Sophocles • Theban plays consist of three plays: Oedipus the King, Oedipus at Colonus and Antigone. All three plays concern the fate of Thebes during and after the reign of King Oedipus. However, wrote three plays for separate festival competitions, many years apart.
Euripides’ Medea • Contributions of Euripides: Where Aeschylus and Sophocles emphasized plot, by adding an actor each, Euripides added intrigue. Intrigue is complicated in Greek tragedy by the constant presence of the all-knowing chorus. • Euripides also created the love-drama. New Comedy took over the more effective parts of Euripides' technique. In a modern performance of Euripides' tragedy, Helen, the director explained it was essential for the audience to see immediately that it's a comedy.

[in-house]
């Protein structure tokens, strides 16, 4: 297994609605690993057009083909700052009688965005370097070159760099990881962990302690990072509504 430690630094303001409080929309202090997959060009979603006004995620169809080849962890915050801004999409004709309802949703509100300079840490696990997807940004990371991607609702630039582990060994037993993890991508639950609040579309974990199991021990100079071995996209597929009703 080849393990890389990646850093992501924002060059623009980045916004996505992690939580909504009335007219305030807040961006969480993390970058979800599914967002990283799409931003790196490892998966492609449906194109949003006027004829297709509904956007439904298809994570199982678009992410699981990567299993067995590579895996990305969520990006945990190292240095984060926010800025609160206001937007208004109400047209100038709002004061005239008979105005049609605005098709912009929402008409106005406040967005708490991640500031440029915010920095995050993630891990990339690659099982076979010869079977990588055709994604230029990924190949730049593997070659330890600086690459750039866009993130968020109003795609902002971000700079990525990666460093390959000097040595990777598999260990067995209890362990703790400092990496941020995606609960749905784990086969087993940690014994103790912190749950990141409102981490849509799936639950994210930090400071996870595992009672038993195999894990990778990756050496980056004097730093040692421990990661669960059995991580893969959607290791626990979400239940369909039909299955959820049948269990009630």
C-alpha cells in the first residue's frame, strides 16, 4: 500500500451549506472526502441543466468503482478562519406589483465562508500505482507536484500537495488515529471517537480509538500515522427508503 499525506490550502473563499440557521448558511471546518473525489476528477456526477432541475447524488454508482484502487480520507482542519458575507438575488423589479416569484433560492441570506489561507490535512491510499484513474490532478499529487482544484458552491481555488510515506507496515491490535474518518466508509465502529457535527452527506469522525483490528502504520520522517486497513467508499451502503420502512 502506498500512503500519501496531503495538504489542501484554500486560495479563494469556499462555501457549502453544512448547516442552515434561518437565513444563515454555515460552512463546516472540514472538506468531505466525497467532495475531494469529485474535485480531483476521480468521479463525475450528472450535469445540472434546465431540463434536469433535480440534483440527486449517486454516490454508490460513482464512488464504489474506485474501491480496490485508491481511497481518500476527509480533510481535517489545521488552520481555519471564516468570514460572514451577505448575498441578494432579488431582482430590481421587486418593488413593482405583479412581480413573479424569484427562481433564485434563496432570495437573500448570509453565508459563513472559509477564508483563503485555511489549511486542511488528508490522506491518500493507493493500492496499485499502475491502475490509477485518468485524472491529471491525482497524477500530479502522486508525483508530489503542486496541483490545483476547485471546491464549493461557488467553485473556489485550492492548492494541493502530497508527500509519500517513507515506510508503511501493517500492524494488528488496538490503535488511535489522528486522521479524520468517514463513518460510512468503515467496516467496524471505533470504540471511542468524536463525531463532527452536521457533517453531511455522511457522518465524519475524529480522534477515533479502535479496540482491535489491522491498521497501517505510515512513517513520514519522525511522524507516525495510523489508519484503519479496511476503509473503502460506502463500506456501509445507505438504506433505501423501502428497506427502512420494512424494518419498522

Aristophanes • Wrote the comedy Lysistrata • Also known as "The Father of Comedy" and "the Prince of Ancient Comedy" • His powers of ridicule were feared and acknowledged by influential contemporaries; Plato singled out Aristophanes' play The Clouds as slander that contributed to the trial and subsequent condemning to death of Socrates, although other satirical playwrights had also caricatured the philosopher.
• The land The Playwrights • The Stage • Aristotle's The Poetics
n o i t a c i l p m co unravelling